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Are you protecting yourself from hacking?
Think you're not at risk?
According to a recent Norton cybercrime report, 431 million adults in 24 countries experienced some type of cybercrime over the past year, which is up 3% from the 2010 study. (The top three cybercrimes, according to the study, are viruses or malware, online credit card fraud and phishing - or email scams.)
In the United States, that comes to 141 victims per minute.
"Our study found over 41% of us don't have software security," Norton's consumer cybercrime expert, Helen Malani, said. "There's a general apathy about it - a disconnect. Three times as many people have been the victim of online crimes, but yet they are more afraid that they will be robbed on the street."
According to the study, over the past year the United States' total bill for cybercrime topped $US139 billion ($NZ183 billion).
"We were astounded by the costs in terms of cash lost," Malani said.
"The number came to more than $US388 billion globally. That's more than the illegal drugs market in heroin, cocaine and marijuana. Cybercrime is an illegal underground economy and it needs to be taken seriously."
Men are more at risk than women, Malani said, because the adult sites they frequented were more susceptible to cybercrimes. (The Norton report says men are four times more likely than women to view adult content online, and they are twice as likely to visit gambling sites.) Another concern, she said, is the rise in cybercrimes from our mobile devices.
"Mobile crimes are up 10% globally," Malani said. "And if you are male, a millennial and mobile, you are the most at risk. Men spend more time online than women. They talk to more strangers online. They visit sites that are more risky, like gaming or adult sites. And the millennials use social networks more often so that is fertile ground for spreading malware."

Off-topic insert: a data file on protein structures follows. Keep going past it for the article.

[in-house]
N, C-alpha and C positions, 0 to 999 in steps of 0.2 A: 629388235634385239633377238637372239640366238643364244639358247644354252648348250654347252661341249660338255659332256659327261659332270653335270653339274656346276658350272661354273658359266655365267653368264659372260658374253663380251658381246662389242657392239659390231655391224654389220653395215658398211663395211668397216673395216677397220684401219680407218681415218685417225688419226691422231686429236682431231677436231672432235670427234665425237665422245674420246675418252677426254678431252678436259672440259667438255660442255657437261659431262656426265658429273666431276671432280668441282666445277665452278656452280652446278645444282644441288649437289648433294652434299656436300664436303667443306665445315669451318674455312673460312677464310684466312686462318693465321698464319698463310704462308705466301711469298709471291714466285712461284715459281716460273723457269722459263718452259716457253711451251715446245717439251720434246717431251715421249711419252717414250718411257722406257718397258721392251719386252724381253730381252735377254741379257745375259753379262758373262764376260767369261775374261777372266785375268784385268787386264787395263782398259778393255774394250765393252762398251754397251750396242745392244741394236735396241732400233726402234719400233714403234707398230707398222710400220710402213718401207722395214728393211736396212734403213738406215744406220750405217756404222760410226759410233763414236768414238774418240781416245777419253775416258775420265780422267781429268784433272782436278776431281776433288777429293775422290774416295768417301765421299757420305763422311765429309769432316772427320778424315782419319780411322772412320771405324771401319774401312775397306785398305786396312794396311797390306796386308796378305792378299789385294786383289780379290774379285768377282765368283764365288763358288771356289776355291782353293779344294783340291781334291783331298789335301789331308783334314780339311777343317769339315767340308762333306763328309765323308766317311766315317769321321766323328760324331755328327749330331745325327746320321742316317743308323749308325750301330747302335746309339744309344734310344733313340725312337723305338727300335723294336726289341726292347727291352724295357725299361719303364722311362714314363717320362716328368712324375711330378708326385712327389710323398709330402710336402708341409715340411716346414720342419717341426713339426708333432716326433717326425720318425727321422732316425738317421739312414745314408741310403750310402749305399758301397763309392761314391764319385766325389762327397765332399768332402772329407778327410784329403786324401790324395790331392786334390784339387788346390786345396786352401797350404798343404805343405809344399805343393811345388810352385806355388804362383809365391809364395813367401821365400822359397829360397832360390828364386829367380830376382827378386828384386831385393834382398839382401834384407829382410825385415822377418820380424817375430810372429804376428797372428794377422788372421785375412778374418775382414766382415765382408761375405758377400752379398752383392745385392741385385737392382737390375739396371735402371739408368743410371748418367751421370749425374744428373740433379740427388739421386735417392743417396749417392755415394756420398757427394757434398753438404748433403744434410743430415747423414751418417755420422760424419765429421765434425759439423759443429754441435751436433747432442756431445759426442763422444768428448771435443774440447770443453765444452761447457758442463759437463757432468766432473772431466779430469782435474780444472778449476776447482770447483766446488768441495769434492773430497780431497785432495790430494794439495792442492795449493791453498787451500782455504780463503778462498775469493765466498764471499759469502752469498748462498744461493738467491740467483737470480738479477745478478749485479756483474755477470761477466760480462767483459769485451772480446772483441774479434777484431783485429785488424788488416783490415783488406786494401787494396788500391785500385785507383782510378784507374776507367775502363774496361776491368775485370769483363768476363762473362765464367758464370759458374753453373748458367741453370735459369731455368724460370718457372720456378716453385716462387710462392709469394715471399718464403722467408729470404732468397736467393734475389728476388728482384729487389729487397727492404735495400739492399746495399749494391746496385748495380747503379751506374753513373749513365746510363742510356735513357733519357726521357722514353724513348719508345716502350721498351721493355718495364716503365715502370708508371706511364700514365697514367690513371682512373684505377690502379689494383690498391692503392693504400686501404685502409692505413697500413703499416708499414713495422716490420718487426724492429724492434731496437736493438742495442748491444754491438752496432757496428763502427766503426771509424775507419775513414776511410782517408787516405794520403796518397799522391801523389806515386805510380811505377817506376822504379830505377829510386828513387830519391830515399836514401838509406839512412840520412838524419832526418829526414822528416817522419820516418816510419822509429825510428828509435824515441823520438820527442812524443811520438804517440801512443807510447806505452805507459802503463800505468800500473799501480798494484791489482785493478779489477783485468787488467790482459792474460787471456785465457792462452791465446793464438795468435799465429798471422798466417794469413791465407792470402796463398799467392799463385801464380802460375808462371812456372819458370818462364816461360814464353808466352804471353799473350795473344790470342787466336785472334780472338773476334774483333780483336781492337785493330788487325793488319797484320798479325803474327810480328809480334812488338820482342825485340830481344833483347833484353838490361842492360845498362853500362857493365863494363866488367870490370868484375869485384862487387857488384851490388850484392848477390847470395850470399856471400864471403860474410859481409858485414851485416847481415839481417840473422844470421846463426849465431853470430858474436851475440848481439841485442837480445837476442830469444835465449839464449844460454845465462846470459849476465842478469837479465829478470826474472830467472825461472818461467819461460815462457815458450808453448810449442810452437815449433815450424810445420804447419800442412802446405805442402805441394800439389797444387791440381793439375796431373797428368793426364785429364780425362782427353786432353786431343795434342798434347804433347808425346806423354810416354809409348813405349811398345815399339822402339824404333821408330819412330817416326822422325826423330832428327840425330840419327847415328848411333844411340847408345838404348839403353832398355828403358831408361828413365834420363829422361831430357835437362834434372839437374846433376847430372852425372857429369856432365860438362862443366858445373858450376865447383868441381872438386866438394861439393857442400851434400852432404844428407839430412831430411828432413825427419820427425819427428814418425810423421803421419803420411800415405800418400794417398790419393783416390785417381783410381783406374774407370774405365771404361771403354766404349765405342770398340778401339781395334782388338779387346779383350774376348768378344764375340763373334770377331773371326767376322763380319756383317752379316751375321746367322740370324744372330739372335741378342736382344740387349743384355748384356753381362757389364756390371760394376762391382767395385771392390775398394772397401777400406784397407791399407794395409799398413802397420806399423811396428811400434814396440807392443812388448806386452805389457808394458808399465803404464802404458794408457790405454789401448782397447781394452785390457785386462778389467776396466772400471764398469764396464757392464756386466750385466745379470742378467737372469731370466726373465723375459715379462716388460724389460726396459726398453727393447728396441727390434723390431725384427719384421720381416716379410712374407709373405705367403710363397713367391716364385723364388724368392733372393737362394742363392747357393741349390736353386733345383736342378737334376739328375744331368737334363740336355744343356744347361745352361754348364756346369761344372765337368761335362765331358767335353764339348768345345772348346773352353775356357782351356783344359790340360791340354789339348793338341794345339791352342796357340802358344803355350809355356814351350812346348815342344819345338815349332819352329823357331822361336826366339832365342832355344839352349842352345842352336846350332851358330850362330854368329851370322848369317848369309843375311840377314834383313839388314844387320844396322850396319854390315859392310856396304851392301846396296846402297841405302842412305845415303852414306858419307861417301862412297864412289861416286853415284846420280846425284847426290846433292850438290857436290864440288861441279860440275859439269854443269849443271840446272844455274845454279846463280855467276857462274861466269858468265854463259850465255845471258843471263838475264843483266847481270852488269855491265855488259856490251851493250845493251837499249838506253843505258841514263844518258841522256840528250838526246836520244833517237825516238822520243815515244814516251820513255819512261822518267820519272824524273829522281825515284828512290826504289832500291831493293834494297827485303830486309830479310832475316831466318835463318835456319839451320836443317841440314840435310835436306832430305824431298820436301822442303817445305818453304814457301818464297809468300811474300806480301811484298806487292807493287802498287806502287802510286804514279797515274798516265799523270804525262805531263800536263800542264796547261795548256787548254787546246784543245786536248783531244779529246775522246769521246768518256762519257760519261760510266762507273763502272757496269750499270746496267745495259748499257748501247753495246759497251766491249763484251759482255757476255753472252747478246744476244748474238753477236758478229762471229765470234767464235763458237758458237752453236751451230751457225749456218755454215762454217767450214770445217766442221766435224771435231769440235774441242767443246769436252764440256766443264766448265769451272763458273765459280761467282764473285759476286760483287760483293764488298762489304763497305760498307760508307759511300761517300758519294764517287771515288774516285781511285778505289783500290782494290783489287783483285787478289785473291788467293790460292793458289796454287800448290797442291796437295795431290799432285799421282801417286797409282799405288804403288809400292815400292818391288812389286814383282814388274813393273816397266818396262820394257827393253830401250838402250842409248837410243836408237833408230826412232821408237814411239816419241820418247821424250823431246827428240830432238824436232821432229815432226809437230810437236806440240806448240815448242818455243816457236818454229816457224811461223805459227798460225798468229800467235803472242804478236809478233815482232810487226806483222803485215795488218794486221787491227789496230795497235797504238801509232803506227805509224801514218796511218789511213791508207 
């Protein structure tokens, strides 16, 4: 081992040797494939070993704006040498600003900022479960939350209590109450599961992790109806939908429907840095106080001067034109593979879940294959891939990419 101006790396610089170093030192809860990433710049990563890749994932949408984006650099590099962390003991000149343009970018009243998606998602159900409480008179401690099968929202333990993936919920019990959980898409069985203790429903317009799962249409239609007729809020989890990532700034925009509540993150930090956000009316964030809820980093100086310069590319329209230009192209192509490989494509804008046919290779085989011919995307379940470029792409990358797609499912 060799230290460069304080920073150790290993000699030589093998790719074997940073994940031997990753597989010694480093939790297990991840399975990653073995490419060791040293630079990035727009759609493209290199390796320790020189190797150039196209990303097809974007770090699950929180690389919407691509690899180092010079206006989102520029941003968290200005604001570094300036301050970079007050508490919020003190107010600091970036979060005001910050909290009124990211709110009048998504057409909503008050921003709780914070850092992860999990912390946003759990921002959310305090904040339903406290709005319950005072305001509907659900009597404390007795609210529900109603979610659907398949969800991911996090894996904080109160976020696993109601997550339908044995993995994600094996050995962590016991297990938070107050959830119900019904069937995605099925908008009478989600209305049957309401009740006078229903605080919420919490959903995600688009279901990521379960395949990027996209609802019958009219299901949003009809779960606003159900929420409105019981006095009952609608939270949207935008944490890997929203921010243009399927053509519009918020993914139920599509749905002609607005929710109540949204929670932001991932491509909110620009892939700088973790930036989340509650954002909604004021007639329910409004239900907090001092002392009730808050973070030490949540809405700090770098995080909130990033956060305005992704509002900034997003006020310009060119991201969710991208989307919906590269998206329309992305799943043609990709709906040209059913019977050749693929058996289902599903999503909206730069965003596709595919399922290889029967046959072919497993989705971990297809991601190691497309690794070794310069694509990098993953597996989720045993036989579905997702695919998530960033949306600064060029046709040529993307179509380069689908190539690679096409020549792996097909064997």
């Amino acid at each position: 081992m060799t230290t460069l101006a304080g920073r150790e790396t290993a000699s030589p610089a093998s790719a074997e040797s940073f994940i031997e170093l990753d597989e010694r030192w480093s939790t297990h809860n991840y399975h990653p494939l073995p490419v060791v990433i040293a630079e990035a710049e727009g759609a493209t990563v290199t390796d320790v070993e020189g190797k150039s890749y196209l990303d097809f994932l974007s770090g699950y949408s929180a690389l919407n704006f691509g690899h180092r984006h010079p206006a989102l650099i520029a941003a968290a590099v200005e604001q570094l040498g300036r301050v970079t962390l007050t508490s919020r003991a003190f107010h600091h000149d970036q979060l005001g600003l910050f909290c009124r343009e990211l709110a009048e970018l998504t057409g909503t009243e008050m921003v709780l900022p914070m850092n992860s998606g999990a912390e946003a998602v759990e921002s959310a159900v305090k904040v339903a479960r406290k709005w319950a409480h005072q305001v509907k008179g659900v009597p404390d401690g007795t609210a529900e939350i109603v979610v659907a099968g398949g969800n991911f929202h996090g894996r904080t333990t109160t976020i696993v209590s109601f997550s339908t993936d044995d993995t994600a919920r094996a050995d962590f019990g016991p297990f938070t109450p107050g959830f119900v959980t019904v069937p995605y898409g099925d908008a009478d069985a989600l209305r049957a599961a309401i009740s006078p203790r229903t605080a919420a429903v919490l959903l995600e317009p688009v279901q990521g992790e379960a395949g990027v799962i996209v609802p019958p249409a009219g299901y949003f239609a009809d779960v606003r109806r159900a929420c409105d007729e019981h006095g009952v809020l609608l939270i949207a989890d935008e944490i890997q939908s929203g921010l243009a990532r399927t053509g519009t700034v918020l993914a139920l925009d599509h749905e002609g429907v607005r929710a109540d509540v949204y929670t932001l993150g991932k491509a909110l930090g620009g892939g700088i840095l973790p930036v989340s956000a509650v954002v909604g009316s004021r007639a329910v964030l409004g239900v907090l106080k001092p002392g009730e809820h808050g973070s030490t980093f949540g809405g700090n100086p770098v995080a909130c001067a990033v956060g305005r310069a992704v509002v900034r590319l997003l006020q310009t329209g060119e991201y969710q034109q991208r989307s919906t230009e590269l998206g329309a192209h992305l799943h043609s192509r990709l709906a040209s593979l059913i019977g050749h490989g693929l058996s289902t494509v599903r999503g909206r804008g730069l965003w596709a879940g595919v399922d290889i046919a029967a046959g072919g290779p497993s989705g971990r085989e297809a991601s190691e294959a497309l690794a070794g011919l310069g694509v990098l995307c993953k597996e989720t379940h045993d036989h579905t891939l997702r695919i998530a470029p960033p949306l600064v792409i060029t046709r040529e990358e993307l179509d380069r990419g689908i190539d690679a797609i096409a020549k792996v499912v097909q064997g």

Here are some of Malani's tips for protecting yourself:
• Don't ignore software updates.
"Many times the notice for an update will pop up on your computer screen, and people close it out and never go back to it," she said. "It won't take that long, and if you keep putting it off, you could be putting yourself at risk."
• Don't share too much on Twitter or Facebook. "Don't say the names of your pets or your kids if those are what you use as your passwords," Malani said.
"We do leave the breadcrumbs of information about us online without even thinking about it."
• Get creative with your passwords and change them frequently. Instead of a dictionary word or a real name, Malani suggested using an acronym of a phrase; IL2GS could stand for "I love to go shopping", for example.
And be sure to change the passwords often. "Also, consider answering the security questions with fake answers," she said. "So instead of giving the real name of your pet or child, pick something that's totally false."
• Get an app for your mobile device that protects your data. Malani said only 20% of those accessing the internet from their mobile devices have installed the most up-to-date mobile security.
"There are apps that wipe out your personal data if your phone is lost, or can lock your phone remotely. Having these can definitely put your mind at ease if your phone is lost or stolen."